Toad Style's Guide to Japanese City Pop
By Teddy Bellamy
Emerging in the late 70s and gaining intense popularity during the 80s, City Pop dominated the Japanese popular music scene during its rather extensive tenure. Now, after an unforeseen spike in popularity due to TikTok, the once seemingly forgotten and unknown (in the West, at least) genre has reemerged for new audiences. So what are the best albums to listen to when trying to get into this rather esoteric genre? Look no further because Toad Style's got the answers.
1. Timely! by Anri
Arguably THE quintessential City Pop album, Anri's fifth record is the perfect jumping off point for those looking to delve into the genre. The album is the perfect combination of all the key components a City Pop record should include. There's potently pronounced bass lines that dominate the tracks without overshadowing the other instruments all while, keeping some of the grooviest rhythms you will hear on any record running throughout the whole thing. Upbeat brass instruments blend perfectly with the energetic drums, incredibly 80s string arrangements and the occasional subtle funk-inspired guitar riff. And, of course, Anri's impressive vocals match the vibe of each song perfectly, with her incredible range being displayed in each and every song.
It's got a mix of both immense energy that'll get your body unwillingly grooving and more chill, soulful tracks that you can relax to. There's a reason as to why you'll see this album at/towards the top of lists denoting the greatest City Pop records of all time. All in all, a great place to start.
2. Tokyo Dreaming by Nick Luscombe
Okay, now, we're cheating here ever so slightly with the inclusion of a compilation album as the best way to experience City Pop would be to listen a studio album. However, for those looking for a more casual entrance into the genre via being graced with a variety of different artists with differing styles then this is definitely a great place to begin. Each track has been masterfully selected by DJ Nick Luscombe who utilises his knowledge on the more underground side of Japanese Pop music to collate a wonderful record that dives deeply into the heart of City Pop.
Although, it's not just a random collection of songs under the same genre. Each song was picked specifically from the cult record label Nippon Columbia which, although unknown, has some exceptional artists under its name. Most notably, it contains a track from Ryuichi Sakamoto who would go on to be not only one of the most influential Japanese musicians of all time, but one of the most influential composers in the world.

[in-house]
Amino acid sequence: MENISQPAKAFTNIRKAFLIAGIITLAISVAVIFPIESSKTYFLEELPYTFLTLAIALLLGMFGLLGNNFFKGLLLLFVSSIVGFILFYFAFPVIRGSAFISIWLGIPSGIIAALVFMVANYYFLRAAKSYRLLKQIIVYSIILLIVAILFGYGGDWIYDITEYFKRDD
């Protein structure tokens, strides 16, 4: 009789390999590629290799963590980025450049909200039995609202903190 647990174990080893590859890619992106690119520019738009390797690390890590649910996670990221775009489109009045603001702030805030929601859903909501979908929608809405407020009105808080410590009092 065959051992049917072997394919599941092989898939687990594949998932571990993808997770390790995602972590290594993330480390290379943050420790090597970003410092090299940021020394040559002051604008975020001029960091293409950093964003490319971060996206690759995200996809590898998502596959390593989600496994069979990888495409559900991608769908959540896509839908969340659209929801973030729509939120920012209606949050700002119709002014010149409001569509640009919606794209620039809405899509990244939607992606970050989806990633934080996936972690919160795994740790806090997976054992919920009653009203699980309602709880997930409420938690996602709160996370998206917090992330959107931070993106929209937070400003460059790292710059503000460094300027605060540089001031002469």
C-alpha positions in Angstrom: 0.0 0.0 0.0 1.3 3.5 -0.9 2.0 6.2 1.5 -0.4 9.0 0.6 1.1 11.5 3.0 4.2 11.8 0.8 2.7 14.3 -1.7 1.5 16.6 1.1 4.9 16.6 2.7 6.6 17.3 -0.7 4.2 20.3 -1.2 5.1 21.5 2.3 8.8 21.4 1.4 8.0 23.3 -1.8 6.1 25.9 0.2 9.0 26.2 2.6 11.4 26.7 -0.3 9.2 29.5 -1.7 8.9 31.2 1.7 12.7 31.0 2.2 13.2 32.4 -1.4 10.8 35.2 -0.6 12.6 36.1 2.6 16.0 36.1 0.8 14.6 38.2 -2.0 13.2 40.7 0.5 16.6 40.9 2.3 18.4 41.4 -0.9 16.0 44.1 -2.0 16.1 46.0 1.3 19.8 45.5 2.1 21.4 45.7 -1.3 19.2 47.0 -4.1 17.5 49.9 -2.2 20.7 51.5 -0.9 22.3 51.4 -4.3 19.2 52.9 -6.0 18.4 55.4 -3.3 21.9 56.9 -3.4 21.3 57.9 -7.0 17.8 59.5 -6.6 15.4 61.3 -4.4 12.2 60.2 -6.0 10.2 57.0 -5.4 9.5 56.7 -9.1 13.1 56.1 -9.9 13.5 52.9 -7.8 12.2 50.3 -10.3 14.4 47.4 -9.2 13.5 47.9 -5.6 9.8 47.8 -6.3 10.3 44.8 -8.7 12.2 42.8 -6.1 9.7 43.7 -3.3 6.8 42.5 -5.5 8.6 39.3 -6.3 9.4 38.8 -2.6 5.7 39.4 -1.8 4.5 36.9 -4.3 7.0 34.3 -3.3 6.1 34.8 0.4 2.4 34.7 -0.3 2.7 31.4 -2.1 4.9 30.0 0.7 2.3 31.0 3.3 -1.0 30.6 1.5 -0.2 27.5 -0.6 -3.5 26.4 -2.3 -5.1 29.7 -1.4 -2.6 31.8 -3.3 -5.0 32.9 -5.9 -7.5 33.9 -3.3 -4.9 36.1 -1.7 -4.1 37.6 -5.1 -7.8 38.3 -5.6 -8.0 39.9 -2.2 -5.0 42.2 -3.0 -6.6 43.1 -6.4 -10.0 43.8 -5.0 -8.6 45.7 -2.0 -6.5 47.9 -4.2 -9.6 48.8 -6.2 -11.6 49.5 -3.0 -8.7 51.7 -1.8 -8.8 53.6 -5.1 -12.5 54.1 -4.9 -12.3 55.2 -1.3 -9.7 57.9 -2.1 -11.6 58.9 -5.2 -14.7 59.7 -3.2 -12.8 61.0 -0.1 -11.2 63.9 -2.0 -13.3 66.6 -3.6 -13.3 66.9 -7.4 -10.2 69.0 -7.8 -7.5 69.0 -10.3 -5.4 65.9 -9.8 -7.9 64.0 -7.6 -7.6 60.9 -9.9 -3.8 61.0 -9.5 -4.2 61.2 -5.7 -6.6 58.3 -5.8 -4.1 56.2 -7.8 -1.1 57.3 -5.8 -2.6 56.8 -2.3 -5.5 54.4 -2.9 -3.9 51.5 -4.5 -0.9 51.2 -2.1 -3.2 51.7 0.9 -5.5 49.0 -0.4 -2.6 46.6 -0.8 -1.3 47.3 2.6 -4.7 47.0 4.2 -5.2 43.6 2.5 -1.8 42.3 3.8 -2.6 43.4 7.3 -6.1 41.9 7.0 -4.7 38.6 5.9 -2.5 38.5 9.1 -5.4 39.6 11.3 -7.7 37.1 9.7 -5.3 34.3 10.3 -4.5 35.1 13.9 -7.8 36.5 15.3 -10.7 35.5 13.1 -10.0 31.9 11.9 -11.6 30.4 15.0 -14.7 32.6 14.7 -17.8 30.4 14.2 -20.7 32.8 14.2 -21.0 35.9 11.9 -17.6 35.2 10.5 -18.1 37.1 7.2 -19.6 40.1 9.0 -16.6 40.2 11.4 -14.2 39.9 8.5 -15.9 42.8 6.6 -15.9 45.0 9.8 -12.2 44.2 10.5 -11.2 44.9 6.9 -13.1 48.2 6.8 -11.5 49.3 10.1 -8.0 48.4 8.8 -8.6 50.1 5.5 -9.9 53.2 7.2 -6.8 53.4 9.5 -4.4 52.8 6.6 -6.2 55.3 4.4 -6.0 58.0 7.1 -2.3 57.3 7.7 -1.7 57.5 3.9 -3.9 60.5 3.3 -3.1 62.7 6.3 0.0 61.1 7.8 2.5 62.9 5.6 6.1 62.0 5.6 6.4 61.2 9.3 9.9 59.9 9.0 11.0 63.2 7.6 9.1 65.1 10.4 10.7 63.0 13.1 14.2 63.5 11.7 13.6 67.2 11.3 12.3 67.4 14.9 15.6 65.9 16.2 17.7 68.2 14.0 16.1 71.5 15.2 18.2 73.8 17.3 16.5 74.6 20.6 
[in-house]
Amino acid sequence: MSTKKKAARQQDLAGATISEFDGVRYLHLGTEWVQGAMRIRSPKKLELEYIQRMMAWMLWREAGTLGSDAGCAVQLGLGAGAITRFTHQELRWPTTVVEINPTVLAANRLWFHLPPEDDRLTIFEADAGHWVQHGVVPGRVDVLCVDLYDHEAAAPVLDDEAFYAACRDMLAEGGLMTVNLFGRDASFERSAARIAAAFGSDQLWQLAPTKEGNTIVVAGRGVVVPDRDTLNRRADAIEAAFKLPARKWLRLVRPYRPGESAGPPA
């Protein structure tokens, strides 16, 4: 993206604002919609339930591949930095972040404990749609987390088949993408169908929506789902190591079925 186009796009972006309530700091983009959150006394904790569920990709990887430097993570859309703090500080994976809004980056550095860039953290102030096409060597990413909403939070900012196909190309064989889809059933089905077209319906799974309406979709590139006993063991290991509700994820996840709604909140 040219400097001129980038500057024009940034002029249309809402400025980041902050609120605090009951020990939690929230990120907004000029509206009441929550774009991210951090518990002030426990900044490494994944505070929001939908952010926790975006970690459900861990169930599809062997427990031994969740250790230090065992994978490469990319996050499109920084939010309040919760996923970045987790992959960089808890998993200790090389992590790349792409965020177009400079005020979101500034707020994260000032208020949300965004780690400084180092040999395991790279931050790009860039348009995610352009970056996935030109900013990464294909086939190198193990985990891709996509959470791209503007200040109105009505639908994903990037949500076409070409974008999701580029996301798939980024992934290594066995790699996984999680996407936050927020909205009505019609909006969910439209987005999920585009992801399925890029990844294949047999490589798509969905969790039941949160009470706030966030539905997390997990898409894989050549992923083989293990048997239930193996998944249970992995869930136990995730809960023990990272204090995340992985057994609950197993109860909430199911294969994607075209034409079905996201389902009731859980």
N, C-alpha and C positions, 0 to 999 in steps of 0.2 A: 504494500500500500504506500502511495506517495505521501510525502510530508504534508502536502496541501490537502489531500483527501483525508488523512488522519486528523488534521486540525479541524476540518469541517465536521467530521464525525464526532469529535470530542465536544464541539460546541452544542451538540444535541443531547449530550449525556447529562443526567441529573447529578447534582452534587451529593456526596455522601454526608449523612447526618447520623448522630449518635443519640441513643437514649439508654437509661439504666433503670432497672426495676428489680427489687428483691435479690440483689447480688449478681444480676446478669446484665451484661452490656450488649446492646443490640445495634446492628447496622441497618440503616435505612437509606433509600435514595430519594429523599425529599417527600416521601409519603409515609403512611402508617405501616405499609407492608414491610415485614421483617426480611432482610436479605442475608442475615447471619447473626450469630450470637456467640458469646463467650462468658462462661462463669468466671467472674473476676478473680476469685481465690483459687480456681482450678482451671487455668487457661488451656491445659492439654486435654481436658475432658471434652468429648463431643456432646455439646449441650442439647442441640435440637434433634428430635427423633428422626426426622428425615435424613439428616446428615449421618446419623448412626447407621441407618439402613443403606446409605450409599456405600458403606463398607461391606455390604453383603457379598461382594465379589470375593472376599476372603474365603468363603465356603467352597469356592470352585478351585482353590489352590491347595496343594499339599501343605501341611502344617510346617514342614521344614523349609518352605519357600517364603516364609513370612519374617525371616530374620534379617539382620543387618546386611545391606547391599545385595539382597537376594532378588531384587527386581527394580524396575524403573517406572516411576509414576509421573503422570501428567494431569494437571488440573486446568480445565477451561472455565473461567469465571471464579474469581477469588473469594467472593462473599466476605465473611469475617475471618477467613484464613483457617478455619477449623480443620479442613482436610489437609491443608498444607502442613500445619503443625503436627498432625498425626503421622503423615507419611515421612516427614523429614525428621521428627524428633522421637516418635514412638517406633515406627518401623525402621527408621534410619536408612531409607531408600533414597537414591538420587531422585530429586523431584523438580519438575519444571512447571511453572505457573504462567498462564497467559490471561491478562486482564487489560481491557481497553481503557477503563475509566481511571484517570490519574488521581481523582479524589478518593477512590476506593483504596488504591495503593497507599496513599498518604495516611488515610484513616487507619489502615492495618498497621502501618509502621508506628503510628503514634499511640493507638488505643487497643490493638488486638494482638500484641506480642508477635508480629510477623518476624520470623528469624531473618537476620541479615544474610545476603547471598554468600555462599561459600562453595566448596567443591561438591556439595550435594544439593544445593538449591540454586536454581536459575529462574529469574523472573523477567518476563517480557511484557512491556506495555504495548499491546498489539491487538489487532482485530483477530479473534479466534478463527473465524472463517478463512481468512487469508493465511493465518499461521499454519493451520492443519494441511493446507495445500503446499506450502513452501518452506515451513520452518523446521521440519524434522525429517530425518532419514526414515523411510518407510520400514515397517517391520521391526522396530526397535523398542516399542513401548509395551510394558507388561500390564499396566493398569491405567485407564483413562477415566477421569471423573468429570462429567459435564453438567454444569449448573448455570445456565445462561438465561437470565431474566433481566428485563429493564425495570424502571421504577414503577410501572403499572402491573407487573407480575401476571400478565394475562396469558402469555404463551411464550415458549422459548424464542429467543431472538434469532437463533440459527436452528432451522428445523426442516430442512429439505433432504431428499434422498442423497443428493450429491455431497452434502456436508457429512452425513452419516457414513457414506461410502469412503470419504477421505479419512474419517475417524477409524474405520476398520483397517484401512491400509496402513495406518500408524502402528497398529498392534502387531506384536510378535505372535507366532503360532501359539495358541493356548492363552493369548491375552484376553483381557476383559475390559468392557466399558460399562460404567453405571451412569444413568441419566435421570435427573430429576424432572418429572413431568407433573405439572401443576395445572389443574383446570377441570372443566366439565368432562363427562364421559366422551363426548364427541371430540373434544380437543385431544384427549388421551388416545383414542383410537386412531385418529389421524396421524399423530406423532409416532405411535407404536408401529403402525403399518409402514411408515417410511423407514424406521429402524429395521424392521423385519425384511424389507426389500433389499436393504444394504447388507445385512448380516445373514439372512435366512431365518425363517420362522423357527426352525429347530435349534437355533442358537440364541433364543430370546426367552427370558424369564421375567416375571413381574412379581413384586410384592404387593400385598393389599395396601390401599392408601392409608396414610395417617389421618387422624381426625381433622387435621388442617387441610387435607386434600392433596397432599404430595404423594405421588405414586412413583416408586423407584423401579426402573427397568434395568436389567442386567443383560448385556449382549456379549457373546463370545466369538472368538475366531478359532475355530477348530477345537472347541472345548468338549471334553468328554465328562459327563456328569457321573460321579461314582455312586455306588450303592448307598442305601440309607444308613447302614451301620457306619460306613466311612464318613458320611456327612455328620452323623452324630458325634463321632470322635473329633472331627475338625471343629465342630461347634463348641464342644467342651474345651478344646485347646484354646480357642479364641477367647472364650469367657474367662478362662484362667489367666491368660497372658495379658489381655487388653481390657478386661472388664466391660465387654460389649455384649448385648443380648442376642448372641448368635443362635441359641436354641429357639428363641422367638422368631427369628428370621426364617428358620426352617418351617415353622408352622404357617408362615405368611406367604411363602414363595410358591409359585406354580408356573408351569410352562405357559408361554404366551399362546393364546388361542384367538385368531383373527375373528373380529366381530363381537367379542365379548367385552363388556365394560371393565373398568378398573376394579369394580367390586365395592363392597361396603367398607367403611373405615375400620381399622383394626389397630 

There's melancholy instrumentals, vibrant funk compositions to get you on the dance floor and so much synth-pop you'll be miming playing synths in your sleep. Plus, for all you Mac DeMarco fans, make sure to check out the final track: 'The Word II' for a pleasant familiarity.
3. Paraiso by Haruomi Hosono
While funk, jazz and synths are certainly the most prominent and recognised aspects of City Pop, elements of yacht and soft rock are also cited as important sounds that make up the City Pop sound. And that's exactly why Paraiso by the superb Haruomi Hosono is featured on this list. Often compared to Paul McCartney, Hosono blends traditional rock guitars and drums with ambient synths and wild instrument combinations that seemingly wouldn't work but do under his masterful control of said instruments.
There's some very stereotypical-Japanese sounding compositions on certain songs that feel like Kyu Sakamoto's Sukiyaki (note the bouncy and jingly instrumentals of track four), absolutely outstanding synth and piano work throughout (instruments Hosono carried over from his Yellow Magic Orchestra days) and the very conservative use of both electric and acoustic guitars which act more like upholders of the rhythm than a lead instrument (a welcome diversion from the classic rock influences). All the while Hosono's deep and smooth vocals glide atop the meticulously layered, Spector-like wall of sound on each song.